Request for Information (RFI) for Bethesda+40: Forty Years after the Bethesda Conference on Declining Mortality from Coronary Heart Disease

Notice Number: NOT-HL-16-440

Key Dates
Release Date: September 13, 2016
Response Date: "New Date - January 13, 2017" as per issuance of NOT-HL-16-463 (old response date: December 31, 2016 ) 

Related Announcements

Issued by
National Heart, Lung, and Blood Institute (NHLBI)


The purpose of this Request for Information (RFI) is to solicit input on a conference that will address international trends in cardiovascular morbidity and mortality.  This conference will be convened in 2018, on or near the 40th anniversary of the landmark “Conference on the Declining Mortality from Coronary Heart Disease” (CHD), which took place in Bethesda, Maryland on October 24-25, 1978.


The 1978 Bethesda Conference on the Declining Mortality from Coronary Heart Disease brought together a panel of international experts from a wide range of disciplines and expertise, including: epidemiology, clinical cardiology and public health. The panel called attention to and illuminated the previously unappreciated and unexplained abatement of the epidemic of heart disease.  A voluminous report was published as a result of the 1978 conference and served in many ways as a model for a systematic and careful analysis regarding the decline in CHD mortality. At the time, the panel concluded that the decline was almost certainly real and that a range of factors acting together, from changes in risk factor profiles to improved clinical management, were all likely to have contributed to this new trend. Strikingly, however, this phenomenon appeared to be confined to the US with only equivocal evidence that similar declines were occurring in other countries.

In the ensuing years, age-specific cardiovascular death rates have continued to decline sharply throughout the world and are still declining today. In 1978, few if any of the conference participants could have foreseen how deep and continuous the decline would be. Now, nearly 40 years later, despite the huge growth in knowledge and advances in treatment, there remain some remarkable and unresolved issues about this decline.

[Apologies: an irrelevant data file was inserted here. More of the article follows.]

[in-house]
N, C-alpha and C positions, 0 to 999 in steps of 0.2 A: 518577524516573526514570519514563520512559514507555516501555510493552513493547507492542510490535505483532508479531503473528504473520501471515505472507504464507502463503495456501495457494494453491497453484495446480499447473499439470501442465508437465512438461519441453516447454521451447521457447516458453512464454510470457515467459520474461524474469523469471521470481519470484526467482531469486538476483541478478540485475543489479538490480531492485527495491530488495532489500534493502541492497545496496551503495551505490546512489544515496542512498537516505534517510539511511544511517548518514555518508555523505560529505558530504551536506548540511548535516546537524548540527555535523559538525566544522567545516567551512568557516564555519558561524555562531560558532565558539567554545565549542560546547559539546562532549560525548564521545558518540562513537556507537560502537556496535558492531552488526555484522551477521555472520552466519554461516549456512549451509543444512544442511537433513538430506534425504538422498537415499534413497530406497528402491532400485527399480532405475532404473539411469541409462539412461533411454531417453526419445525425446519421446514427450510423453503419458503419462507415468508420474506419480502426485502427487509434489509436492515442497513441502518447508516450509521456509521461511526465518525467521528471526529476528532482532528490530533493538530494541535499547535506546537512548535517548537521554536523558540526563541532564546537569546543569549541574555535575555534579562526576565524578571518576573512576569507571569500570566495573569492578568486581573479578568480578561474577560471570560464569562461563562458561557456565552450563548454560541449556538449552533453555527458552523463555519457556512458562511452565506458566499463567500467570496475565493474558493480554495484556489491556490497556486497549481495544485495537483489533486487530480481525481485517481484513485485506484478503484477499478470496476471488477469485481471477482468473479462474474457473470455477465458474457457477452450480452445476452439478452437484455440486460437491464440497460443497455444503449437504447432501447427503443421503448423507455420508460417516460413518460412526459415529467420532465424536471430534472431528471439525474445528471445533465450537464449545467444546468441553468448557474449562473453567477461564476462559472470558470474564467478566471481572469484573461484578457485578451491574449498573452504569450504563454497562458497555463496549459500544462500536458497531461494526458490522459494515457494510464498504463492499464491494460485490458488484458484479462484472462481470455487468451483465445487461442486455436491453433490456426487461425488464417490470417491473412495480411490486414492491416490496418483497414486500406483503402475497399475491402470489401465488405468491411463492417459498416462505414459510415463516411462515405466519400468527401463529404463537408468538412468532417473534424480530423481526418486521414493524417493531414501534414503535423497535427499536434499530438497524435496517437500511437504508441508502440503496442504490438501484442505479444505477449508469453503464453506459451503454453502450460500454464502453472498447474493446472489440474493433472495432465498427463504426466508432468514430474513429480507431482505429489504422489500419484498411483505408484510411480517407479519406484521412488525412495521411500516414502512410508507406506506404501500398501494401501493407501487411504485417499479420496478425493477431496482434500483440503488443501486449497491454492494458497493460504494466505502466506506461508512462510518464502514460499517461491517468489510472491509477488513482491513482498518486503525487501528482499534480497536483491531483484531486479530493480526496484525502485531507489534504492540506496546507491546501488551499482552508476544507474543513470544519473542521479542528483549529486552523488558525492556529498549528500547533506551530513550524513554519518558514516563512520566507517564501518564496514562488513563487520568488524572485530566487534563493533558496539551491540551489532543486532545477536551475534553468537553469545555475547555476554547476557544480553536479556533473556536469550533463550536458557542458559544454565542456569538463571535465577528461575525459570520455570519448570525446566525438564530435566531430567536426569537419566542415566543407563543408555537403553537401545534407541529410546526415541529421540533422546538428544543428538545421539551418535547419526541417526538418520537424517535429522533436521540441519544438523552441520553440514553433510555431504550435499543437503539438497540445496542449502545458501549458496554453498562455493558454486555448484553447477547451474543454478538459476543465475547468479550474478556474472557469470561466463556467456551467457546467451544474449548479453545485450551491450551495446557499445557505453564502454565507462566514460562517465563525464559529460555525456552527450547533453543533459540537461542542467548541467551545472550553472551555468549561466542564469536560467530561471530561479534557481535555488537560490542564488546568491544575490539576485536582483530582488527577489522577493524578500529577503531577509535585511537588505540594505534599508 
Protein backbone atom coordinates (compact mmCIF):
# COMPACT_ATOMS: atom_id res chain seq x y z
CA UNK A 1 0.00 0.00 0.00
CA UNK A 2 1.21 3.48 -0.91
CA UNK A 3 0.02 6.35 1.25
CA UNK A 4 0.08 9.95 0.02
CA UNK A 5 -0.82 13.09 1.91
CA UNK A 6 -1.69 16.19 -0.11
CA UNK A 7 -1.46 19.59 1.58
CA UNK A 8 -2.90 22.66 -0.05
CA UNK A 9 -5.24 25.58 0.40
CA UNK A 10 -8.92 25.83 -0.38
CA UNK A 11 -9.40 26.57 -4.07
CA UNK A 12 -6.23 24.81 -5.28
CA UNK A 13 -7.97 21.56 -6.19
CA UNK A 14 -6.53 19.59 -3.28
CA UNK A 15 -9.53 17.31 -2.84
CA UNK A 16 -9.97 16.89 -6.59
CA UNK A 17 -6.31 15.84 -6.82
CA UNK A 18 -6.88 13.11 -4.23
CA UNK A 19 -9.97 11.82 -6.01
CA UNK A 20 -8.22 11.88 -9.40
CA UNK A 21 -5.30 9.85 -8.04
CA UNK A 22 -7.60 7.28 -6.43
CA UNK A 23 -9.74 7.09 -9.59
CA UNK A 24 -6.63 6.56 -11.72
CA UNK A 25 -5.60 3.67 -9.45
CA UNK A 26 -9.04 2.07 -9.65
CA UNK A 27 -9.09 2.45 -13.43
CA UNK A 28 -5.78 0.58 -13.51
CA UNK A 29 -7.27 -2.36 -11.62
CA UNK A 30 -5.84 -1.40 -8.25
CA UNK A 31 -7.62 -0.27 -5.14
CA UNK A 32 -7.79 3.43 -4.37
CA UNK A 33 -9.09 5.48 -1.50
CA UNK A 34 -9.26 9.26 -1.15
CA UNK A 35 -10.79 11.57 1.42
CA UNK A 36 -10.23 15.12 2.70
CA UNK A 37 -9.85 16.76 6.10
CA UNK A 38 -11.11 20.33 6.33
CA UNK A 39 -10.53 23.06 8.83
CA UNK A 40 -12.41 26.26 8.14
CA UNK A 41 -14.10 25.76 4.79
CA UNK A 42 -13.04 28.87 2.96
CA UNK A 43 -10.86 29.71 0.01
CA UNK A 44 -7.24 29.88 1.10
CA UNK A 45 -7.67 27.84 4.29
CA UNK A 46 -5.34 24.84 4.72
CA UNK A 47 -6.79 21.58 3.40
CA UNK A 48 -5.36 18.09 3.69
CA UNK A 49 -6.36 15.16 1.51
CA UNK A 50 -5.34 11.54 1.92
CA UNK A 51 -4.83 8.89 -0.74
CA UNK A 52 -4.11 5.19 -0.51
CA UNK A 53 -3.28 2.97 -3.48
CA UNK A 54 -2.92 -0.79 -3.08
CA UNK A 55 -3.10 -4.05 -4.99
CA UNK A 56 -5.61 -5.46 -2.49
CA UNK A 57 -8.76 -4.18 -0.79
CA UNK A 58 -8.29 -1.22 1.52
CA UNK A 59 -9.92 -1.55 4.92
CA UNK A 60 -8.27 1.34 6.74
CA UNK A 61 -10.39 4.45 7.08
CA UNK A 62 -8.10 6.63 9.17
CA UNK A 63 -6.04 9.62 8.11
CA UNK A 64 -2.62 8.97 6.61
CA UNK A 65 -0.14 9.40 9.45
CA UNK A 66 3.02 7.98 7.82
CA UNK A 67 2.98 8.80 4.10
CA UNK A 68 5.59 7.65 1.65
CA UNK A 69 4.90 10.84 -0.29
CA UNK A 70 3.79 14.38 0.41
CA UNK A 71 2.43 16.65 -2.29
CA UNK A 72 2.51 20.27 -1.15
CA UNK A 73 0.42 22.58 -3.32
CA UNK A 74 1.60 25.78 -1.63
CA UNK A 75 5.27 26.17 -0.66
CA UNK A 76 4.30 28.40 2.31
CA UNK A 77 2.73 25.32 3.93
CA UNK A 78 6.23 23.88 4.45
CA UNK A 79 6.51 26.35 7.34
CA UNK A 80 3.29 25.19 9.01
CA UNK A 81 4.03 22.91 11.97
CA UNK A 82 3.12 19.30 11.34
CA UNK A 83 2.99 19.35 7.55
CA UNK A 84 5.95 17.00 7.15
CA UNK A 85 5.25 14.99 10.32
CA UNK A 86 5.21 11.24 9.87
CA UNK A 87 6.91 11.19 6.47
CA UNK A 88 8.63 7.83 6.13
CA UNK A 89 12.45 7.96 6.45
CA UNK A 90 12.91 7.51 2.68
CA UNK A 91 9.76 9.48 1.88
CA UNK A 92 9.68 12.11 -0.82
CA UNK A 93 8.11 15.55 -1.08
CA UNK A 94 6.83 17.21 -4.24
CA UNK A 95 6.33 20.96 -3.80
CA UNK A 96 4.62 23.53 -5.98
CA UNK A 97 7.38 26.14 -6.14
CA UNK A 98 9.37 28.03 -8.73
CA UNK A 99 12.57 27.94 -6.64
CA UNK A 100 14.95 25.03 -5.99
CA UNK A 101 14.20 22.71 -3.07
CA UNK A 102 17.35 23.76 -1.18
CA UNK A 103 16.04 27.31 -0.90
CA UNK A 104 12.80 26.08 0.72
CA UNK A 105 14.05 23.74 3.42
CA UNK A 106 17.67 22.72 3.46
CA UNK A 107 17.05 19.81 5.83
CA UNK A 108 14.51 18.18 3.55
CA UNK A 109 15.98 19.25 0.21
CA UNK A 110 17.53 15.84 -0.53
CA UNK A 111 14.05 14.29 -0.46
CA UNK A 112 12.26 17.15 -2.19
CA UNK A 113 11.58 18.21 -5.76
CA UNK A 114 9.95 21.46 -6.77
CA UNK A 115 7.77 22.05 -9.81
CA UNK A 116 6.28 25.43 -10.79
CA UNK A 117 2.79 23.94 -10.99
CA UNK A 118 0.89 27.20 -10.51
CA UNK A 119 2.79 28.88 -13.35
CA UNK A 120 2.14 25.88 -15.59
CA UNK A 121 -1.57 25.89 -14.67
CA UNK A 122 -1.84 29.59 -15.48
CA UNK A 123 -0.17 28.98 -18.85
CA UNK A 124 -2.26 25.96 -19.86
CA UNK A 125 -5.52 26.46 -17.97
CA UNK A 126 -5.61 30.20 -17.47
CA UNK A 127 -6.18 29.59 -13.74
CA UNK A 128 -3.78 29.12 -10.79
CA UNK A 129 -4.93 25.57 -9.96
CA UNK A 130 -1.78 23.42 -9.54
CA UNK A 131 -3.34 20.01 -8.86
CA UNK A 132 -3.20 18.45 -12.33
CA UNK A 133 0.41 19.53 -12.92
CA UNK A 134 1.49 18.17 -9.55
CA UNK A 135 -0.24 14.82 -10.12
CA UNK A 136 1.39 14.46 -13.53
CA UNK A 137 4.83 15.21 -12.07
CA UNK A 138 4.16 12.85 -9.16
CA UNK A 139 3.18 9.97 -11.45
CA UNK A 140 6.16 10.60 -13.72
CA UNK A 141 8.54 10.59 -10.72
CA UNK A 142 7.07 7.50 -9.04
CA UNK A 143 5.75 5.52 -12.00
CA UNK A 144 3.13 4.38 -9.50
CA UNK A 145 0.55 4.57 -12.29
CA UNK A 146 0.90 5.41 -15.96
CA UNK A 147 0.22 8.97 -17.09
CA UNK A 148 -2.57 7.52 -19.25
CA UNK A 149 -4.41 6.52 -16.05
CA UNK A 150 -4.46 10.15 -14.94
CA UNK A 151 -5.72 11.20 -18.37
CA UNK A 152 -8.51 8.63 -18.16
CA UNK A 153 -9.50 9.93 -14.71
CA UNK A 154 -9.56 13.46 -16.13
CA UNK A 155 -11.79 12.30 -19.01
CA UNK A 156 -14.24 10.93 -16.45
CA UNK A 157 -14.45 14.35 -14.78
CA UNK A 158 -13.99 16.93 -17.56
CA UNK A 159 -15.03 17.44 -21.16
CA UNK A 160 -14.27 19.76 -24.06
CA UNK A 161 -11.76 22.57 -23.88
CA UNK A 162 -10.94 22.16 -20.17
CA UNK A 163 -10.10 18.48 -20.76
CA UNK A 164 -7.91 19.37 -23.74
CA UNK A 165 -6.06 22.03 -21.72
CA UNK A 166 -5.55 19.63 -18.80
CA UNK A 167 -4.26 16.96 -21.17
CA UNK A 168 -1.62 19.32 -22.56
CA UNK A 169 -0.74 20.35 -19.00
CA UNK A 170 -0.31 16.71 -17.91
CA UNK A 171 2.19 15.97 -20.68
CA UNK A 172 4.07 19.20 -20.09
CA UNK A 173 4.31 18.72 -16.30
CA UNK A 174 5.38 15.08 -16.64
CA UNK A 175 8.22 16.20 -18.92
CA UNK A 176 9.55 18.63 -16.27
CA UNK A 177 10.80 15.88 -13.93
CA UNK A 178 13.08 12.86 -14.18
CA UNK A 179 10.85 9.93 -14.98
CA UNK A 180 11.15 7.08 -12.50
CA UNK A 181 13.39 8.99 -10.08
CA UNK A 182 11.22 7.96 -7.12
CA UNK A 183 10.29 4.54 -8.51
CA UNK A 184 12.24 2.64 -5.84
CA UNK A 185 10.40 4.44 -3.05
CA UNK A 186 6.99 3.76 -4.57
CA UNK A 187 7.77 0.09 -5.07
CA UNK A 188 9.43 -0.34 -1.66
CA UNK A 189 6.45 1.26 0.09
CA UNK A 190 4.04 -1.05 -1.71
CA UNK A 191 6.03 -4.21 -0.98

Information Requested

The NHLBI proposes to bring together leading experts in a broad range of fields to consider from a global perspective where we are in terms of understanding the direction, magnitude, differences, and drivers of trends in cardiovascular disease worldwide. The meeting would of necessity be transdisciplinary. To answer the big questions about the drivers of past changes and the likely trajectories in the future is something that cannot be achieved by scientists from one area only. Leaders in clinical medicine would need to work with epidemiologists, public health specialists, health policy specialists, implementation research experts, big data experts, as well as researchers exploring more basic mechanisms in biomedical, behavioral, and social science research.  To aid in the design of this planned conference, the NHLBI asks for comments and suggestions related to, but not limited to, the following scientific issues: